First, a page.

Visual vibration analysis
Author(s)Davis, Myers Abraham
Massachusetts Institute of Technology. Department of Electrical Engineering and Computer Science.
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This dissertation shows how regular cameras can be used to record and analyze the vibrations of visible objects. Through careful temporal analysis, we relate subtle changes in video to the vibrations of recorded surfaces, and use that information to reason about the physical properties of objects and the forces that drive their motion. We explore several applications of our approach to extracting vibrations from video - using it to recover sound from distant surfaces, estimate the physical properties of visible objects, and even predict how objects will respond to new, previously unseen forces. Our work impacts a variety of fields, ranging from computer vision, to long-distance structural health monitoring and nondestructive testing, surveillance, and even visual effects for film. By imaging the vibrations of objects, we offer cameras as low-cost vibration sensors with dramatically higher spatial resolution than the devices traditionally used in engineering. In doing so, we turn every camera into a powerful tool for vibration analysis, and provide an exciting new way to image the world.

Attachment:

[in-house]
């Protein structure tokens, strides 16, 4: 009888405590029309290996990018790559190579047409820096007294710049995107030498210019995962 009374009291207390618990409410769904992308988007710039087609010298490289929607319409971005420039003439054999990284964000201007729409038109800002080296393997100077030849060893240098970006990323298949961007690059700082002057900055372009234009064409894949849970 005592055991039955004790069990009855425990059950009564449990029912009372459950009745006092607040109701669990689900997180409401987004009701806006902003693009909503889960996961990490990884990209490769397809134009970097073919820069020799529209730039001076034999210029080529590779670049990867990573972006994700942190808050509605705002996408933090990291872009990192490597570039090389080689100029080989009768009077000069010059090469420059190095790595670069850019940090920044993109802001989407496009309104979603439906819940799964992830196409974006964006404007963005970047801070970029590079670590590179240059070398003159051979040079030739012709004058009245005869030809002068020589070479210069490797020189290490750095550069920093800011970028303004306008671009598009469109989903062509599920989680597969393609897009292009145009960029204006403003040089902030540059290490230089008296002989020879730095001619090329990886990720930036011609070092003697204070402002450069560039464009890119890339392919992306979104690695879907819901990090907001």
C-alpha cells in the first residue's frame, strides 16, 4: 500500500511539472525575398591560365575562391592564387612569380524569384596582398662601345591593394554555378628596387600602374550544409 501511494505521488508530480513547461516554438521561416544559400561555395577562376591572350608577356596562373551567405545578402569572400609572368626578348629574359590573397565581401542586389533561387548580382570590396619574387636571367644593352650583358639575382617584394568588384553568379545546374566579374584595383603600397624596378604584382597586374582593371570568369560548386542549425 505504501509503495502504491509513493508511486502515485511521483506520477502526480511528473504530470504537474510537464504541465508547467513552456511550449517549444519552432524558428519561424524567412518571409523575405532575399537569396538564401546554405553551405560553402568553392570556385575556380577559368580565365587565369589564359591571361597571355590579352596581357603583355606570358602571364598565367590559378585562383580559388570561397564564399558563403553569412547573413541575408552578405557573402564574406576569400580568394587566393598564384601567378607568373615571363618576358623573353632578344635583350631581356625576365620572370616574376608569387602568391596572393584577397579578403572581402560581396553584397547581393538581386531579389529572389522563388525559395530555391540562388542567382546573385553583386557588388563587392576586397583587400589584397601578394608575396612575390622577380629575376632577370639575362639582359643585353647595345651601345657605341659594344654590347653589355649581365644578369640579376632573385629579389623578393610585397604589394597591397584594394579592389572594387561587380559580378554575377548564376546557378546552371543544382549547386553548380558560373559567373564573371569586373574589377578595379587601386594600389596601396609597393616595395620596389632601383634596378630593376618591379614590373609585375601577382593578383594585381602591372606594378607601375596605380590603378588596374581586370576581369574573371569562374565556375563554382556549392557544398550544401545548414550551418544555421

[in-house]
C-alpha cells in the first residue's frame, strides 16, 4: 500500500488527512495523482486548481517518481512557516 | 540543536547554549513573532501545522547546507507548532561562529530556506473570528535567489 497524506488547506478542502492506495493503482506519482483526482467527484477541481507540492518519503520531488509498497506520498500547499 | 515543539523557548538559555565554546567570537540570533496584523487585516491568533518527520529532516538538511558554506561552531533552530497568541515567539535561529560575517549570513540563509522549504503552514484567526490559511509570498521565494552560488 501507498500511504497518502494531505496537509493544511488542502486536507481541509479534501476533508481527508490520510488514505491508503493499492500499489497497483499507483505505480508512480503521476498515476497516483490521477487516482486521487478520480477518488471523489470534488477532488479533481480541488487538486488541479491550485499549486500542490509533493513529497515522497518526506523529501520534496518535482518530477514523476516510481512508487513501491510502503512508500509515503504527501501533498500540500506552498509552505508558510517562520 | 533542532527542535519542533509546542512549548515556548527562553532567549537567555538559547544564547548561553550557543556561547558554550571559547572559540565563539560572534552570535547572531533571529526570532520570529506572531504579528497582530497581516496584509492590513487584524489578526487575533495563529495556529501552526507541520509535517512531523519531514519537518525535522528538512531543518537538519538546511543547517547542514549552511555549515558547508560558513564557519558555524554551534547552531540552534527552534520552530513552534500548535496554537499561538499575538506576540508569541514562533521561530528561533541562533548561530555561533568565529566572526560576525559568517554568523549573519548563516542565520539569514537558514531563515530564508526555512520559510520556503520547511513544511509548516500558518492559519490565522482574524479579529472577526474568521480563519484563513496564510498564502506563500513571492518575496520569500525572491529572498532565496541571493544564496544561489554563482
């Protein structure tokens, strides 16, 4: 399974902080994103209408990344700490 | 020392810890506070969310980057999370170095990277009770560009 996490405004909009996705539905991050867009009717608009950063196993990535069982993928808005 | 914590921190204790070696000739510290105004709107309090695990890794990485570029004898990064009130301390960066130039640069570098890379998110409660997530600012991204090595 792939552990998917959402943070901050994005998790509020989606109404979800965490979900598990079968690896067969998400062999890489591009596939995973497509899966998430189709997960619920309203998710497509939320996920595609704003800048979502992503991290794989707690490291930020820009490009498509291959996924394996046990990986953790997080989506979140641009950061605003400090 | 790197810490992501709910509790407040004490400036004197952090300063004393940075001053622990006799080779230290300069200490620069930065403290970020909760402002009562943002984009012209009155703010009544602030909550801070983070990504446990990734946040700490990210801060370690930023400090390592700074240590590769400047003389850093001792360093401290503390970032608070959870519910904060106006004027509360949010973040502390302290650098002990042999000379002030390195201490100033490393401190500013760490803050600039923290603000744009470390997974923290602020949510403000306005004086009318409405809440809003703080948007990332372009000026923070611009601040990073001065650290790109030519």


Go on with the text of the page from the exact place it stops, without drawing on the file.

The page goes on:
Thesis: Ph. D., Massachusetts Institute of Technology, Department of Electrical Engineering and Computer Science, 2016.Cataloged from PDF version of thesis.Includes bibliographical references (pages 109-113).
DepartmentMassachusetts Institute of Technology. Department of Electrical Engineering and Computer Science.
Massachusetts Institute of Technology
Electrical Engineering and Computer Science.